Why patents for software are tricky

YAHOO has recently gone to court. Its case: a software patent claim against Facebook, a distinctly profitable social network on the cusp of floatation and at the very centre of the social web. Yahoo was once the Internet's most profitable search engine, an original dotcom boomer from a time when people said "cyberspace" and meant it. Hard times have lead them to pursue a claim that Facebook have been abusing Yahoo's techniques for serving targeted advertising to users.

Software patents have been at the centre of some heavyweight industrial disputes over the last few months, though the patents themselves can seem rather insignificant. Apple is currently locked in battle with Motorola, Samsung and other phone manufacturers, with one recently settled case being to do with code for zooming in to photos. Samsung is suing Apple right back, claiming they infringe a patent that deals with displaying text messages.

To be granted a patent, you must have a concrete invention, not an idea. Is a computer program an idea or a patentable process? Does our patent apply to the description of the process, the code written by a human, or the low-level instructions generated by the machine? Can we enforce a patented procedure across programming languages, across computers with fundamentally different modes of operation? Questions like these highlight the inherent difficulties in patenting pure information.

Traditional patents are generally considered to be a good idea. But large technology companies tend to take a nuclear approach to their patent portfolio, accumulating weaponry to match the potency of their competitors. This results in stalemate and a state of Mutually Assured Litigation.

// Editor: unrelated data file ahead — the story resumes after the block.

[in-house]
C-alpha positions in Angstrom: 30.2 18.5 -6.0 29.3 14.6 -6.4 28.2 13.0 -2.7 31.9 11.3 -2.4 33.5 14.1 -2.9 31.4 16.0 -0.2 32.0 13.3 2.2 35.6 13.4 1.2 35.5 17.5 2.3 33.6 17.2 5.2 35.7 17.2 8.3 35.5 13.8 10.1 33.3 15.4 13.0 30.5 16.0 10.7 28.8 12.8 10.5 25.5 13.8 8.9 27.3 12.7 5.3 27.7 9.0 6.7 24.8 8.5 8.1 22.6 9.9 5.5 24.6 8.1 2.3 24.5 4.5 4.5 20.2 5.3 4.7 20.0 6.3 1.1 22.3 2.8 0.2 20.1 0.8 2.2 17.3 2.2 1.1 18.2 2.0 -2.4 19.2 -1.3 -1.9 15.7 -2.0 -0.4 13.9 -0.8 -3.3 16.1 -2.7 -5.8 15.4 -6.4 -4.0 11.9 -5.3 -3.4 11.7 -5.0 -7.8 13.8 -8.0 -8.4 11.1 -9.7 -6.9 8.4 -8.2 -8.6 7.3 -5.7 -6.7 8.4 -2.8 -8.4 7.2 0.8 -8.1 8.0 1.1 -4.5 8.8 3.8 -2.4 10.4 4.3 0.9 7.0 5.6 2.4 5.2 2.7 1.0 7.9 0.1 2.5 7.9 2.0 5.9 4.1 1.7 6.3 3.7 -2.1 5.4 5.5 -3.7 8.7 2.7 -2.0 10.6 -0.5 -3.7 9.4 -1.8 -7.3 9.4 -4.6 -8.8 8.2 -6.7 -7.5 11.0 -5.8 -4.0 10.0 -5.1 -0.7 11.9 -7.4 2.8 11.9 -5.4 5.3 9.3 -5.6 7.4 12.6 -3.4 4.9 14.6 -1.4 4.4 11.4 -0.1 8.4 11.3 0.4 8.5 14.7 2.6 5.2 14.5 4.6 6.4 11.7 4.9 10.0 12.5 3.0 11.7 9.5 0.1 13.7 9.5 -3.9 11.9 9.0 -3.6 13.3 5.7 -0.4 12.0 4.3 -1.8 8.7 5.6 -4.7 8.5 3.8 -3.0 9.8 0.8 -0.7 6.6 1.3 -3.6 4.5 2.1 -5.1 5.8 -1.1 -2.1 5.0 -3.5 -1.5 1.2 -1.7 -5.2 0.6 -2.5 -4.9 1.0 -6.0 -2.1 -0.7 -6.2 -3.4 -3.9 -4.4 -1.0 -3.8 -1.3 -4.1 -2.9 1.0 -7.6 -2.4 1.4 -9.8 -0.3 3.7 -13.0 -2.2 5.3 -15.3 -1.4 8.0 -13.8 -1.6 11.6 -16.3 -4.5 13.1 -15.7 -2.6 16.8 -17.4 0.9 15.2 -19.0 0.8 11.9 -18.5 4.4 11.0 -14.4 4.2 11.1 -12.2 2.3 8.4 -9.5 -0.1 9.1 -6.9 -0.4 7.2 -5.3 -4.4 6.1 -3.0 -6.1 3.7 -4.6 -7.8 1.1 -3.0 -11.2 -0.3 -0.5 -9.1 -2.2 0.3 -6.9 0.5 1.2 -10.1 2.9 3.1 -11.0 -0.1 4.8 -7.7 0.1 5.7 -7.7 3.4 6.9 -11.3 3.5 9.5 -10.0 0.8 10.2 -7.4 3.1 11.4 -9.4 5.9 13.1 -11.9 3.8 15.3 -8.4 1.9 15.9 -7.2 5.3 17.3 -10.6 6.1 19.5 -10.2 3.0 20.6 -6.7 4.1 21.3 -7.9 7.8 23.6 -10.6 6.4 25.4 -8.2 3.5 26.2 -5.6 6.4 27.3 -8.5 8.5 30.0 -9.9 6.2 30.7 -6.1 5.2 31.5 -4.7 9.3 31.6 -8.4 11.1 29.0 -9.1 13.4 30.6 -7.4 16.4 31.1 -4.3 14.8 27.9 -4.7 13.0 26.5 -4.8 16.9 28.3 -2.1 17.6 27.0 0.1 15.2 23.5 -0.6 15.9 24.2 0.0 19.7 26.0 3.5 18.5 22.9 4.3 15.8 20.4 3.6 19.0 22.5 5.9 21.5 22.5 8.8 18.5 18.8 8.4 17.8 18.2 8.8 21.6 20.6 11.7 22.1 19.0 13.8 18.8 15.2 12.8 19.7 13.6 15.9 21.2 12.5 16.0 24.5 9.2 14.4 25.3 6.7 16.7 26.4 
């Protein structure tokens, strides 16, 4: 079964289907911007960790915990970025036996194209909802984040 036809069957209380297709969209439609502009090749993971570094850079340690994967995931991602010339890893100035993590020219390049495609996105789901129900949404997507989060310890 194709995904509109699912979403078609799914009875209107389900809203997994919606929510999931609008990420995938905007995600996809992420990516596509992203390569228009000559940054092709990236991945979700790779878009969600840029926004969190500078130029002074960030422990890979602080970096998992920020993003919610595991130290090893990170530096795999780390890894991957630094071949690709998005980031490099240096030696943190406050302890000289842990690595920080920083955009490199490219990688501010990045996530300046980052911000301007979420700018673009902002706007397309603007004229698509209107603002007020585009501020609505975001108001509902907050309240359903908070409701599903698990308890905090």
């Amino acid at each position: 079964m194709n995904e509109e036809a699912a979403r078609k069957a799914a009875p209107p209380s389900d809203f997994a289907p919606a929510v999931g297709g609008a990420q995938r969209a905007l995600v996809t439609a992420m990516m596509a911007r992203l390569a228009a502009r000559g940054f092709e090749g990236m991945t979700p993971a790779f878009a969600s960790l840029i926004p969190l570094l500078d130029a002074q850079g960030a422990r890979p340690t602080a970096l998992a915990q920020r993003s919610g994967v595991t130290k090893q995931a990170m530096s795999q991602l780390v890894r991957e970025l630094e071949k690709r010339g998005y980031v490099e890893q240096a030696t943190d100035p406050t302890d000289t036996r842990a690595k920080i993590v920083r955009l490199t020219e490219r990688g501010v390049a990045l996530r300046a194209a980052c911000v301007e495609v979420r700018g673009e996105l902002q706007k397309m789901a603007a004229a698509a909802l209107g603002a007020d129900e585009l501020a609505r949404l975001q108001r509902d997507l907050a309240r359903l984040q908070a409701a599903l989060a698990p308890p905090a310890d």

Patents may be good for elaborate tin-openers and chemical reactions but there is a general feeling among experts that they are a bad fit for software, to the extent that many call for their abolishment. They cite the creative industries, another realm of pure information, where copyright is successfully employed to protect creators' rights. Indeed, the most successful software litigation has involved the rather more straightforward crime of verbatim copying of computer code.

One radical approach that has gained significant traction over the last decade – even among behemoths like IBM and Microsoft – is that of Open Source software. A developer can release their source code into the wild, with few regulations on its use and support from a large community of enthusiasts. So, instead of ekeing out a living from sales, they can instead reap the occupational benefits that come with a reputation for expertise and craftsmanship.

Remember: the technologies underlying our modern Internet were developed in academia, where the free flow of ideas is prized above all. Perhaps the antiquated mechanism of patents should not apply to a field that is open and unlimited by nature. A thought shared can have repercussions far beyond the imagination of its original thinker, and what is software but pure thought? Rhodri is a full-time software engineer for Softwire Ltd, and records next-generation music as Uther Moads